If you have any sense of ethics and morality, when you see a child harmed, be that you have a maternal/paternal instinct or not, generally, you will feel a sense of rage, shame or sadness. Having an organization protect children from predators, child abuse and the systemic harm that comes from these situations, is vitally important. What’s more important is how these organizations remain impartial, adhering to the strictest of rules and regulations, and being heavily monitored by government bodies; to ensure that the child is well protected in all aspects, and that the facts collected, are indeed correct.
But what happens when a parent or guardian is falsely accused of committing abuse against their child? Can we hold enough faith in the legal system to trust the situation will resolve itself?
Several cases have arisen – particularly in the Commonwealth countries Ontario, Canada, and London – involving the Children’s Aid Societies (CAS) filing against parents, taking the matter to court – without due process followed – without supporting evidence, and still winning cases; undeniably, destroying lives. It has occurred enough times now, that a support network has formed for such affected families.
Families United Ontario have highlighted the plight that seemingly innocent households have suffered. With lawyers on board with what appears to be revenue raising for CAS, who were in deficit to the tune of $5 million in 2009, irrespective of the $1 billion poured into the program, CAS have suddenly seen a rise in cases. In 2013, there was a larger funding shortfall of $67 million dollars.
According to Families United Ontario, between 2011 and 2013, before the Peel Memo Leak that revealed the shortfall, investigations into families’ child abuse cases sat at around 14,000. After the leak, this rose to 82,000 cases in a single year, reported the Toronto Star.
“An internal memo from Peel Children’s Aid Society management asks staff not to close any ongoing cases during March, as part of a strategy to secure government funding.
According to the memo, when service volume is lower than projected, there is less money for the CAS,” were the opening lines in The Star.
The Star continues by quoting a Toronto family lawyer, Gene Coleman as saying he was surprised and “puzzled” by the increase in cases. “I thought, ‘What’s going on, why are we getting so many calls?’ I wonder if it’s related. I don’t know,” Coleman said on the connection to the CAS deficit.
A Case Study
One case study is a prime example of the work done by CAS. Loving parents Kelley Denham and Derek Flegg called the Smiths Falls Police after Derek’s son, 2, slipped out the door while Derek searched for his car keys. Recognizing that his son was missing at 2:25, after a quick search around the home, the police were called only 5 minutes later to assist in looking for his son.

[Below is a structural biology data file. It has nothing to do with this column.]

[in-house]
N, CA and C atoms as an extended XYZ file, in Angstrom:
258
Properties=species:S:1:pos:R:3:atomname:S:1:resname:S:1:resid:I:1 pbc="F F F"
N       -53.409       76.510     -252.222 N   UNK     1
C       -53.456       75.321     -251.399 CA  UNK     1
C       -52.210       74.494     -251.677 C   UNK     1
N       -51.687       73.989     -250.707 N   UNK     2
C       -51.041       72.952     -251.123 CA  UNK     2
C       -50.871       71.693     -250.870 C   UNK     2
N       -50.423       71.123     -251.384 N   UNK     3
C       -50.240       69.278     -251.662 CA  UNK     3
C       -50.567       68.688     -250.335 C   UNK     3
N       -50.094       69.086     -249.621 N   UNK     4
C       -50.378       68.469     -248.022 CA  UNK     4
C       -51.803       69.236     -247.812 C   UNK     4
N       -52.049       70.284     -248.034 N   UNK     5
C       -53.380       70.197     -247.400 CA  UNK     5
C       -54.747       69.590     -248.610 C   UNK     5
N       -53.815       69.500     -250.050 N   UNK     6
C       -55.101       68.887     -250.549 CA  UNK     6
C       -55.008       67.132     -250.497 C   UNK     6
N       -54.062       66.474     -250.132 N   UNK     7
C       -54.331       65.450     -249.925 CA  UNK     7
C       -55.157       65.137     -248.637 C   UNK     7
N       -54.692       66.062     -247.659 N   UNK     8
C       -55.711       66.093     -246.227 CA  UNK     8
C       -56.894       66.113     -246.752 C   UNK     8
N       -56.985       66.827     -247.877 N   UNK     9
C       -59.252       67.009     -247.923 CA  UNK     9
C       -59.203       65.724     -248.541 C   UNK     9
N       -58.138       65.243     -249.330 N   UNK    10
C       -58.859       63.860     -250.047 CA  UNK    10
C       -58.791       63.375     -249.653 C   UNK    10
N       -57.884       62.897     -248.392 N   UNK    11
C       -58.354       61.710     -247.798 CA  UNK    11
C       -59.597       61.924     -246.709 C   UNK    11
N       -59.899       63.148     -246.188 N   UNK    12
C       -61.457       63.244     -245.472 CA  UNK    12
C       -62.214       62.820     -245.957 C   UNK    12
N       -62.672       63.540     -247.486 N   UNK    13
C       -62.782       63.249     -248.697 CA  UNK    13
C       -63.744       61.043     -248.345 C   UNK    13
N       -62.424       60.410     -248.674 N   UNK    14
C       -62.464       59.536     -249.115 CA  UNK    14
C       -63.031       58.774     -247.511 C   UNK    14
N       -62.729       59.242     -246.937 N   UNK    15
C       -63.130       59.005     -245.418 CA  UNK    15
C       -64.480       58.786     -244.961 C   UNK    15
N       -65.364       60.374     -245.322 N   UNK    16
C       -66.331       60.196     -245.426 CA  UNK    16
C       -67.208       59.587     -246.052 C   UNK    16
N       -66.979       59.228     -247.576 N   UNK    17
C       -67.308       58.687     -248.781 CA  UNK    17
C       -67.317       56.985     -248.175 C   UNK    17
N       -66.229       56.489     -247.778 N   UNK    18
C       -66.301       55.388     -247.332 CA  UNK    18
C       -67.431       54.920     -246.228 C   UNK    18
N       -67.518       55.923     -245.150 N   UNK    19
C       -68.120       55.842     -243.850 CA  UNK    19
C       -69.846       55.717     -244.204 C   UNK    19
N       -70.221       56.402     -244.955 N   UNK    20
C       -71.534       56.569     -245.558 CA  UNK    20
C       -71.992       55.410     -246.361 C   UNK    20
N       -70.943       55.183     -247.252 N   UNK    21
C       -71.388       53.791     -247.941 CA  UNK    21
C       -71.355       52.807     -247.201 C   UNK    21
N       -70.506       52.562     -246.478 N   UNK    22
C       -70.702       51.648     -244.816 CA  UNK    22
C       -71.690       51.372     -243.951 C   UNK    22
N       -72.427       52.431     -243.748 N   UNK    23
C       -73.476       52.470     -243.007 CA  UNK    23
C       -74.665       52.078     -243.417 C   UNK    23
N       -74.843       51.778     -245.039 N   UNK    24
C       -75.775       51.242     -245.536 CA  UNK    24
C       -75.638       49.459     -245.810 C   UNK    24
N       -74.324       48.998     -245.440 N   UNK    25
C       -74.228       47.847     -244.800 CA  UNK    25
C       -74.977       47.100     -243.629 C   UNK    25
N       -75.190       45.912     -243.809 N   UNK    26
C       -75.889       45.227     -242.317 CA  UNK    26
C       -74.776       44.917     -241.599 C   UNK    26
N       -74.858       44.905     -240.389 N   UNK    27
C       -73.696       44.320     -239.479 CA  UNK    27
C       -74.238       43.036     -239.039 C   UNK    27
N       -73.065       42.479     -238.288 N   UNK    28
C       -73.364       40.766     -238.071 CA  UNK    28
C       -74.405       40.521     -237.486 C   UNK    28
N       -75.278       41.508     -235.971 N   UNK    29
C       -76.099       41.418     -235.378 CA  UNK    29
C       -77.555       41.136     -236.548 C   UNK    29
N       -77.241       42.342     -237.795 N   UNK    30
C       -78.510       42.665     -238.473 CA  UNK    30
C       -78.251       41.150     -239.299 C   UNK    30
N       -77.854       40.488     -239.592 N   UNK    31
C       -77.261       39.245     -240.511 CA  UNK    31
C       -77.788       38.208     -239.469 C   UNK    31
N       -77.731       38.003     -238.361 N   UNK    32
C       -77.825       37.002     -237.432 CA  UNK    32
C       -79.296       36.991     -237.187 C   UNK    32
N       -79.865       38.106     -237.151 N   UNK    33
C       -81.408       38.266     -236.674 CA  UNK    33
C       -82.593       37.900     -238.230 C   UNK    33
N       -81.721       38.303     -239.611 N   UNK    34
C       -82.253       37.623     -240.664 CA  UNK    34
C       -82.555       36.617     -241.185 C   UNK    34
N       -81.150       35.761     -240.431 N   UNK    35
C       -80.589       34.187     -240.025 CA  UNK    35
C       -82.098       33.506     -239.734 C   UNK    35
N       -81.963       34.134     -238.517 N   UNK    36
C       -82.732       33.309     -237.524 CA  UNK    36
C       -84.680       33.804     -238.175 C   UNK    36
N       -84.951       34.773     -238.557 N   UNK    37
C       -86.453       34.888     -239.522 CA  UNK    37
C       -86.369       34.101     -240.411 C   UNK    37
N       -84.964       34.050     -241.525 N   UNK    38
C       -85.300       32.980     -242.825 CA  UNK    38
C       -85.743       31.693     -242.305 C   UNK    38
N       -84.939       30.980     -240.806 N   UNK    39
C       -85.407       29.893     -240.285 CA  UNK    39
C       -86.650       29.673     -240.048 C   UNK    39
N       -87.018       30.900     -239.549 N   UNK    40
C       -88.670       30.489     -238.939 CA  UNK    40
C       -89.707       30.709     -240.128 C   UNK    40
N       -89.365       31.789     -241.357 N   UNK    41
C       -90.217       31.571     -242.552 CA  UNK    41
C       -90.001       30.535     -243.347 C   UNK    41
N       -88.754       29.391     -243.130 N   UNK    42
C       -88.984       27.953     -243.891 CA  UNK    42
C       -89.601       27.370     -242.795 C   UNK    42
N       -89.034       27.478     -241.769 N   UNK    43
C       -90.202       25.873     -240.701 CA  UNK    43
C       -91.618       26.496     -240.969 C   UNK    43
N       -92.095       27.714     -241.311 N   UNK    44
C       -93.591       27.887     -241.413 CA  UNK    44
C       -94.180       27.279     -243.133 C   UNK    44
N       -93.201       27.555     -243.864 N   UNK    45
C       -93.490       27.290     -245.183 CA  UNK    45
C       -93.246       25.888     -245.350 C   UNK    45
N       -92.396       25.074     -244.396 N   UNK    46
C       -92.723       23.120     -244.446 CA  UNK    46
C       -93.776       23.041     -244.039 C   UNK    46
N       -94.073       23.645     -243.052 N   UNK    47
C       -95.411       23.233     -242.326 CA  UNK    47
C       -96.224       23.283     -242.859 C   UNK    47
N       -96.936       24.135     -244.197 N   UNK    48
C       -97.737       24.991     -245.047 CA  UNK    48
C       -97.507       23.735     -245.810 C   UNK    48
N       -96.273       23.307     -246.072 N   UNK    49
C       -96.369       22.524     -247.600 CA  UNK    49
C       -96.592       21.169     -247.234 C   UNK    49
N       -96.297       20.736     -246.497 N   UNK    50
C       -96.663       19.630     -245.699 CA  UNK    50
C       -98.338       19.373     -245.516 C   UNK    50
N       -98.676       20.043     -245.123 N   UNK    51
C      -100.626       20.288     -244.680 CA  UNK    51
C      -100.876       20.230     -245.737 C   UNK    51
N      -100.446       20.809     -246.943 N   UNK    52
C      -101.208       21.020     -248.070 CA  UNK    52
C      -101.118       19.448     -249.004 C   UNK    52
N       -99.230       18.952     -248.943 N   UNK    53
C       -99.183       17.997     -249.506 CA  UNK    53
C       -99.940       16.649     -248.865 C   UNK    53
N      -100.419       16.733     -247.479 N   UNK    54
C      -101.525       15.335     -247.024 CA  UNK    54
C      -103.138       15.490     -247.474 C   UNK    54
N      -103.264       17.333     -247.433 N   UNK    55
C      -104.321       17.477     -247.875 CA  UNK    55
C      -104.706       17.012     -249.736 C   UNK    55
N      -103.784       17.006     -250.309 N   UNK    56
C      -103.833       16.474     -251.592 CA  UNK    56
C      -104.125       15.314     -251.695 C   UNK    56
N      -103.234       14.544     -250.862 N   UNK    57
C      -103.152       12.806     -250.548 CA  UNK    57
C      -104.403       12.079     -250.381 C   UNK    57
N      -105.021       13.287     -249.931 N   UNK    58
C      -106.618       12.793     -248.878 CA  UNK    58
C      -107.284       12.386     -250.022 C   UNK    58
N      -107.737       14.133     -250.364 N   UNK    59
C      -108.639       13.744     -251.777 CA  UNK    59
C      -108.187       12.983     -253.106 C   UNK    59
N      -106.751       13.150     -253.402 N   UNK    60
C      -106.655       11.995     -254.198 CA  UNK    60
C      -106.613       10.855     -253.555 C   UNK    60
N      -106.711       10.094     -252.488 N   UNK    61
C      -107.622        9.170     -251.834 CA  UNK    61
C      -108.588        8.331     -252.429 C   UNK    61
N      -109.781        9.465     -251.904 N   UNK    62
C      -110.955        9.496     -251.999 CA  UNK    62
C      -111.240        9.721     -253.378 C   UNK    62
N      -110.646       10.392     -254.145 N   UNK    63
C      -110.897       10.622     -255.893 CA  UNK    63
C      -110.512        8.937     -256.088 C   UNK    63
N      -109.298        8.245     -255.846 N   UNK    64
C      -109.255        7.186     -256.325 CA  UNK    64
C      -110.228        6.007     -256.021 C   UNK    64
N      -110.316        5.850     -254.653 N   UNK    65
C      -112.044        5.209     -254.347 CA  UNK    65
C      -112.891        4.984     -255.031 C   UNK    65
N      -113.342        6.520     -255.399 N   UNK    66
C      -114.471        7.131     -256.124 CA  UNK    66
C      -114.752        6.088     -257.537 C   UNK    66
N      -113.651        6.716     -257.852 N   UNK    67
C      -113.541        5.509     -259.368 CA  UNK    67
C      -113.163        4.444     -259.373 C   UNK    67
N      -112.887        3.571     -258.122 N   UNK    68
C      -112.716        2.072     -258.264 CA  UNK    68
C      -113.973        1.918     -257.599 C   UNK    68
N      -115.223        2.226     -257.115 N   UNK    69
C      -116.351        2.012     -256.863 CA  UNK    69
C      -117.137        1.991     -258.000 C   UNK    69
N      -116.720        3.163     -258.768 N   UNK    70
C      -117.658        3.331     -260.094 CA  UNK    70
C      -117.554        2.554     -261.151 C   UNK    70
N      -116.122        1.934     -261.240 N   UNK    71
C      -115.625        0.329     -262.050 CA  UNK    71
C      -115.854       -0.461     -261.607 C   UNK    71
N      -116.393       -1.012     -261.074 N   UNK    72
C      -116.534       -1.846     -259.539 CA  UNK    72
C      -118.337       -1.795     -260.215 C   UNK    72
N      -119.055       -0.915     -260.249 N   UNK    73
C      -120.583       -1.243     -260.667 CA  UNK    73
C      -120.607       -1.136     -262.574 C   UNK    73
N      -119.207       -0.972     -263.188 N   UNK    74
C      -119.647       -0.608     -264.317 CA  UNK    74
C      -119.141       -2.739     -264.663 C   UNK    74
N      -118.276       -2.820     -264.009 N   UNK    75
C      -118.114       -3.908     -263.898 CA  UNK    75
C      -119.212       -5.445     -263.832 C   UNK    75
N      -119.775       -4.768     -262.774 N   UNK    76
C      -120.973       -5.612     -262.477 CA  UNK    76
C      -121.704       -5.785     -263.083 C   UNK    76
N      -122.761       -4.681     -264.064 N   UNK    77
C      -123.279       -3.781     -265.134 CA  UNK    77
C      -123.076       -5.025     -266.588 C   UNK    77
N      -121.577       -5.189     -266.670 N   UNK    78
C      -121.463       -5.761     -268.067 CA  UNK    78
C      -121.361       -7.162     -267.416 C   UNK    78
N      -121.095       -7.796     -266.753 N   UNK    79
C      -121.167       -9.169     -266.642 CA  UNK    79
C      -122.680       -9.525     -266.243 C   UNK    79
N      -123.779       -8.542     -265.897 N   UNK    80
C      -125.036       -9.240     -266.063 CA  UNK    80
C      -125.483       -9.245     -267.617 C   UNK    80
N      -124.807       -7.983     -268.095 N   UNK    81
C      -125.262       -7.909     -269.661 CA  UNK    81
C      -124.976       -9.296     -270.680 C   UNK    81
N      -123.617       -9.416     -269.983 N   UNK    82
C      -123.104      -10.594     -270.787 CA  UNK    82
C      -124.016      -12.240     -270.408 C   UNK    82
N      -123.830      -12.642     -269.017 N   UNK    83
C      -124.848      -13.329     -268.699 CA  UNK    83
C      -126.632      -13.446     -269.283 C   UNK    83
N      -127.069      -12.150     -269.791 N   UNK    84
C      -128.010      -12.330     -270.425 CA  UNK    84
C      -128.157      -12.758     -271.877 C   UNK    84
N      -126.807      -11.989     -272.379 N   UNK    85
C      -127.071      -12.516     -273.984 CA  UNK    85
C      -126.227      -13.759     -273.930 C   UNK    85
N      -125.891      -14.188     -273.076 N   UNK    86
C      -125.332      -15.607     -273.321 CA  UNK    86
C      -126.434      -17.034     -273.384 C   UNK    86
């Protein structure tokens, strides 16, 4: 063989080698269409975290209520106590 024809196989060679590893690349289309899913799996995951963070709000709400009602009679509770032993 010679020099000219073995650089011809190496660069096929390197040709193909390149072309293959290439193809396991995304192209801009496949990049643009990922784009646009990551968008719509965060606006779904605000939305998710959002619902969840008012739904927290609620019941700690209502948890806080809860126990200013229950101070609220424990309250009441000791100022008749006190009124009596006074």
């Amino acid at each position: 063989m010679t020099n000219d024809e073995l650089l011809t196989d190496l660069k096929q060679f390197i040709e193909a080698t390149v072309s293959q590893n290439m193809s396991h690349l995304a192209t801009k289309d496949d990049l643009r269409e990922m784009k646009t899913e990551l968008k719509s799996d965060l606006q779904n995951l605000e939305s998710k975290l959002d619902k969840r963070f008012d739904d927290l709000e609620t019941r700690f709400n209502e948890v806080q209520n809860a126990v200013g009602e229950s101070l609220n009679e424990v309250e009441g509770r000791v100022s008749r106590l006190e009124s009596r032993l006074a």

His son was found by 2:40 with the help of police, however, the situation didn’t stop there.
Six days after the incident occurred, a “rapid response team from the Napanee CAS” appeared at the parents’ home, claiming the family was under investigation.
Here’s what happened next:
Under the Freedom of Information Act the family requested “all information from the Smiths Falls Police pertaining to the incident.”
Result: All notes were redacted for several reasons and “a copy 911 recording was not released.” See below.
CAS eventually withdraws the application for a supervision order, however, on the grounds of no substantiating evidence.
Currently though, CAS has claimed “the family’s fully fenced in backyard is unsafe for children and is reopening the family’s file.”
CAS have also threatened and intimidated the family with court action if they don’t sign consent to interception forms (consent to have further [private] conversations recorded). Everything else, the parents have cooperated with, including allowing CAS into their home to speak with their children and themselves.
It’s important to also note how when dealing with CAS, more often than not, Due Process is not followed in the courts. This essentially means that the courts believe CAS because they are infallible, and presume the body knows how to conduct their work. If the paperwork isn’t filed on time, the Ontario courts presume the parties aren’t contesting the claims.
But take this second scenario as an example of the Smiths Falls Police situation:
The parents accused of child abuse were refused details of what they were accused of. Court papers are filed, but the papers aren’t served until 8 days before the court date. From this, CAS calls the parents “uncooperative” for refusing to sign the consents. Overall, it only gives 4 days to file responding materials to the courts, of which on a Friday, this court is closed.
“All responding materials must be filed at least four days before the first appearance leaving them hours to prepare, make copies, file with the court, serve them to the Kingston CAS office and go back to Smiths Falls and confirm the responding materials have been served with less than a full work day to do so.”
On top of this – the kicker – if the lawyer fails to file on time and then asks for a granting of extension, the Ontario legal aid lawyer receives an easy $40,000. If the files aren’t placed in time, CAS’ claims are deemed on a prima facie basis (based on first impression) and thus, CAS wins.
Oh, and did I mention that CAS isn’t an official body? No? They’re in fact, an NGO.
Please share this story and inform others about the revenue raising that occurs with organizations such as CAS, in the name of protecting our children.
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